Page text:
Panel Unveils Rules For Afghan Assembly


By Pamela Constable

Washington Post
April 1, 2002

In an important step for Afghanistan's political transition, an independent commission announced today the final plans and rules for a nationwide assembly in mid-June that will choose a new government to hold office for 18 months.

The week-long assembly, known as a loya jirga, will be virtually the first attempt in Afghanistan's modern history to choose a representative government, and it will follow a quarter-century of war, civil conflict and repressive religious rule.

The commission said that any Afghan -- including former members of the Taliban militia or armed political factions -- could be elected to the 1,500-member loya jirga, as long as he or she has no ties to terrorist groups and has not been involved in crime or human rights abuses.

It also said that to protect the process against violence or sabotage, U.N. and Afghan monitoring teams will be present at local elections for candidates, and that in extreme cases, the voting could be moved to safer locations in eight cities.

"Our endeavor has been aimed at ensuring the rights of the Afghan people to freely choose their own destiny and political future," Ismael Qasimyar, the commission chairman, said at a news conference. "We have done it without fear, and without feeling any pressure from anyone."

There has been widespread concern here that anti-democratic forces, including regional commanders of armed Islamic political groups, will attempt to dominate or undermine the loya jirga by forcing their candidates on the public or even launching violent attacks during elections.

Many Afghans had hoped that a multinational peacekeeping force now patrolling Kabul would be expanded across the country to ensure safety during the election process to take place in the weeks leading up to the assembly, which is scheduled for June 10-16. So far, peacekeeping officials have insisted their role will remain limited in size and scope.

But commission members and U.N. aides said they hoped the elaborate set of regulations and safeguards announced today would prevent sabotage, both by weeding out unsuitable candidates and by setting aside a large number of seats for prominent figures and minority groups.

The loya jirga participants will include several elected members from each of about 350 local districts, plus 400 selected representatives from groups of refugees, exiles, nomads, women, traders, Islamic clergy, intellectuals, educators and other professionals. It will also include the 21 commission members and 53 government officials.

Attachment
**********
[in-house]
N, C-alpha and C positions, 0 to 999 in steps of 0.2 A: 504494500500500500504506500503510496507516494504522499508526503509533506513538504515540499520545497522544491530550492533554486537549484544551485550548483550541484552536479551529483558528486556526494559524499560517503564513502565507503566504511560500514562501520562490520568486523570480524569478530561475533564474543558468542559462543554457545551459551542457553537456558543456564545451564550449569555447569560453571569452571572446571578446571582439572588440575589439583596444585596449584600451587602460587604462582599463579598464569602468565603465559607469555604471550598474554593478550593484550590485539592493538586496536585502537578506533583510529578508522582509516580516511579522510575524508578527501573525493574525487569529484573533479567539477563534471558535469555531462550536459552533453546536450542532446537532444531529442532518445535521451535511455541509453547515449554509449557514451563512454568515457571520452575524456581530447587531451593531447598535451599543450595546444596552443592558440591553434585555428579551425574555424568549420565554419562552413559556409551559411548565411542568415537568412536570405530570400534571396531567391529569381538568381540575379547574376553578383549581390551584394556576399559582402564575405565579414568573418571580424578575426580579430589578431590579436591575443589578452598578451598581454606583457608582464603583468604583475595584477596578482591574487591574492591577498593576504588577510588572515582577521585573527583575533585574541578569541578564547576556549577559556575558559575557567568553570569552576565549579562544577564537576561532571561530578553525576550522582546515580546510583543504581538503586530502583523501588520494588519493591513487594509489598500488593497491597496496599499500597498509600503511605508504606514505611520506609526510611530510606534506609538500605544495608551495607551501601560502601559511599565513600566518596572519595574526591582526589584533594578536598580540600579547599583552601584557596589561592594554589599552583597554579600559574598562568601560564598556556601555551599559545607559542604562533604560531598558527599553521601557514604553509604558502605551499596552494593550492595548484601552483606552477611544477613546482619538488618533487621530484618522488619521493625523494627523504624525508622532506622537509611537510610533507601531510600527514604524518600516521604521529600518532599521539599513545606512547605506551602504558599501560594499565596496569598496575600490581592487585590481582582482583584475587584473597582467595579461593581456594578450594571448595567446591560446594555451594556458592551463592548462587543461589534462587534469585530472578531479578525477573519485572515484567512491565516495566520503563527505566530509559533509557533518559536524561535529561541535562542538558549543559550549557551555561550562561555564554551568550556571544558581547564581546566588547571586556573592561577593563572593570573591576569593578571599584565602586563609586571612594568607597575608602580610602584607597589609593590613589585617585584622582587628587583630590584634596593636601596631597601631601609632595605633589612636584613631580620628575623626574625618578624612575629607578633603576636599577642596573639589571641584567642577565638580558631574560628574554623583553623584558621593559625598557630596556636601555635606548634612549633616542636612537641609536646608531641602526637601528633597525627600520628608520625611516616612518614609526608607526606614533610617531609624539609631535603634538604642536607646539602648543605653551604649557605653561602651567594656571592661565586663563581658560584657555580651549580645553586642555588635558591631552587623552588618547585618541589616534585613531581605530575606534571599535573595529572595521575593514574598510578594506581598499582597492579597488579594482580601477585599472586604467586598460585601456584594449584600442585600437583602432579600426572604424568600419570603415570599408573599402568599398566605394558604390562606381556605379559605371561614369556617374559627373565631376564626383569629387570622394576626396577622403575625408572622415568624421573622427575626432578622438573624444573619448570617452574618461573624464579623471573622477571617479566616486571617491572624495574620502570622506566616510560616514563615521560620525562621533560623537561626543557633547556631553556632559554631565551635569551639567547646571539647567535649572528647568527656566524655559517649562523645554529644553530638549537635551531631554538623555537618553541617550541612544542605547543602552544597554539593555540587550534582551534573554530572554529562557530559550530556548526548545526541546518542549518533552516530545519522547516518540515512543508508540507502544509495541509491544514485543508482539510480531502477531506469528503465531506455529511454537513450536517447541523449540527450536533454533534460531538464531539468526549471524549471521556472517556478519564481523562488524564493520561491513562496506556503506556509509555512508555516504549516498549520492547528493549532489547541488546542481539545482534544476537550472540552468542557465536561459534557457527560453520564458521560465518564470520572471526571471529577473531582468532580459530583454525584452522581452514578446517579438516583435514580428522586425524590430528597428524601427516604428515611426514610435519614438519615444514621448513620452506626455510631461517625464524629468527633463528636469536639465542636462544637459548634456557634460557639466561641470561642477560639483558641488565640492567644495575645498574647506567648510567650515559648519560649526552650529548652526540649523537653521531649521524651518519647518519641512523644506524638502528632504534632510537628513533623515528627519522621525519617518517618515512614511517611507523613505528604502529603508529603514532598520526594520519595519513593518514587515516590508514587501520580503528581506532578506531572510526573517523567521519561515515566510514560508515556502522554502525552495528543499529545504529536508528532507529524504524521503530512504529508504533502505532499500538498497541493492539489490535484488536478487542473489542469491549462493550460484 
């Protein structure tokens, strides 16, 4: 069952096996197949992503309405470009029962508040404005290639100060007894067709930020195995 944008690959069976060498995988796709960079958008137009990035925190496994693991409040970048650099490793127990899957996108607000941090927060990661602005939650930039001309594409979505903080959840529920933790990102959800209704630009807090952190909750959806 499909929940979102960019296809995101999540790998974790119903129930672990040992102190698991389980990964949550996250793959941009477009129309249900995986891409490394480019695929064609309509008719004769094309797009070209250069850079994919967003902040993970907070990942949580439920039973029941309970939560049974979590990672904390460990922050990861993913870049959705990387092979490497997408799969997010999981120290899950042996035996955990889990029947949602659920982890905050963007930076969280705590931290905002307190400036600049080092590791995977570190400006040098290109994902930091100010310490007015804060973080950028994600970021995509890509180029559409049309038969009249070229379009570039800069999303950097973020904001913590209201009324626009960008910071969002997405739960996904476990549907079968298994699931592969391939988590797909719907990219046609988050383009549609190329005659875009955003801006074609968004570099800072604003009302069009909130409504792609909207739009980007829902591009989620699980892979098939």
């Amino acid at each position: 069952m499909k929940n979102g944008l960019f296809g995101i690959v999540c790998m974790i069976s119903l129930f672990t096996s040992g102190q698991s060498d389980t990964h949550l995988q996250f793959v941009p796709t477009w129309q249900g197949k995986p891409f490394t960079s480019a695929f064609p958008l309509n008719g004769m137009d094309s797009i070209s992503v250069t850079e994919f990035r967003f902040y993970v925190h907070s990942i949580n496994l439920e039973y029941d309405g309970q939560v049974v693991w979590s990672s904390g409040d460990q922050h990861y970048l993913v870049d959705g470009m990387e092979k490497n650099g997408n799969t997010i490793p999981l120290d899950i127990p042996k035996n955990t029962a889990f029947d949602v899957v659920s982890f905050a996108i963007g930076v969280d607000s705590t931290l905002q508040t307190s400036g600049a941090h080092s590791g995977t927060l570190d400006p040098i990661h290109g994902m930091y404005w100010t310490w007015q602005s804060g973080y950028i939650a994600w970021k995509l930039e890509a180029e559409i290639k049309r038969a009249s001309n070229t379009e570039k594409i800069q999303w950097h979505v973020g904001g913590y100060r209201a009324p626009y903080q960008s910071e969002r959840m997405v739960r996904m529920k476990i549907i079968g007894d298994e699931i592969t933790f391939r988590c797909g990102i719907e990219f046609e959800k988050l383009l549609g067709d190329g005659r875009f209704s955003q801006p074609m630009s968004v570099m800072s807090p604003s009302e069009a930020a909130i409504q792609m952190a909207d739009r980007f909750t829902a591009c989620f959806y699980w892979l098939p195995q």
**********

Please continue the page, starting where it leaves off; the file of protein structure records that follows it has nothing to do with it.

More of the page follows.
Once all members have been chosen, the assembly will be free to debate and choose any form of transitional government for the following 18 months. That government, in turn, will prepare a new constitution and general elections.

"The effort has been to find the right balance between pragmatism and principle, and I think they've got it just about right," said Michael Semple, chief U.N. adviser to the commission.

Semple noted that all candidates must swear in writing that they have not been involved in crime, terrorism or murdering innocent people. Instead of conducting a "witch hunt," he said, the process ensures that "if you want to be in public life, you will have the sword of Damocles over your head."

Qasimyar said the commission decided not to broadly exclude members of any political groups, including the Taliban or other Islamic militias, even though many have been responsible for serious human rights abuses, including ethnic massacres, during the past decade. "If any individual or group meets the criteria, they have a right to become members," he said. "If there are some among the Taliban who fulfill the requirements, then they can come."

Qasimyar noted that all major political factions in Afghanistan agreed to hold the loya jirga when they met at a U.N.-sponsored conference in Bonn after the collapse of the Taliban in November. The current interim government, a coalition of such groups, was also established at the conference.

Throughout most of its history, Afghanistan has been ruled by a hereditary monarchy, but loya jirgas, meetings of tribal elders from across the country, have been held periodically to make decisions in times of crisis or political upheaval.

The commissioners said the next loya jirga would proceed on schedule, with or without Afghanistan's former king, Mohammed Zahir Shah. Under the Bonn agreement, the long-exiled monarch, 87, is slated to open the loya jirga, and many Afghans have looked to him as a unifying symbol in the divided and bloodied country.

But Zahir Shah's expected return to Afghanistan from Rome has been postponed three times, and no firm new date has been set. The repeated delays have raised concerns here that the loya jirga itself might be postponed or crippled.

More Information on Afghanistan

FAIR USE NOTICE: This page contains copyrighted material the use of which has not been specifically authorized by the copyright owner. Global Policy Forum distributes this material without profit to those who have expressed a prior interest in receiving the included information for research and educational purposes. We believe this constitutes a fair use of any such copyrighted material as provided for in 17 U.S.C íŸ 107. If you wish to use copyrighted material from this site for purposes of your own that go beyond fair use, you must obtain permission from the copyright owner.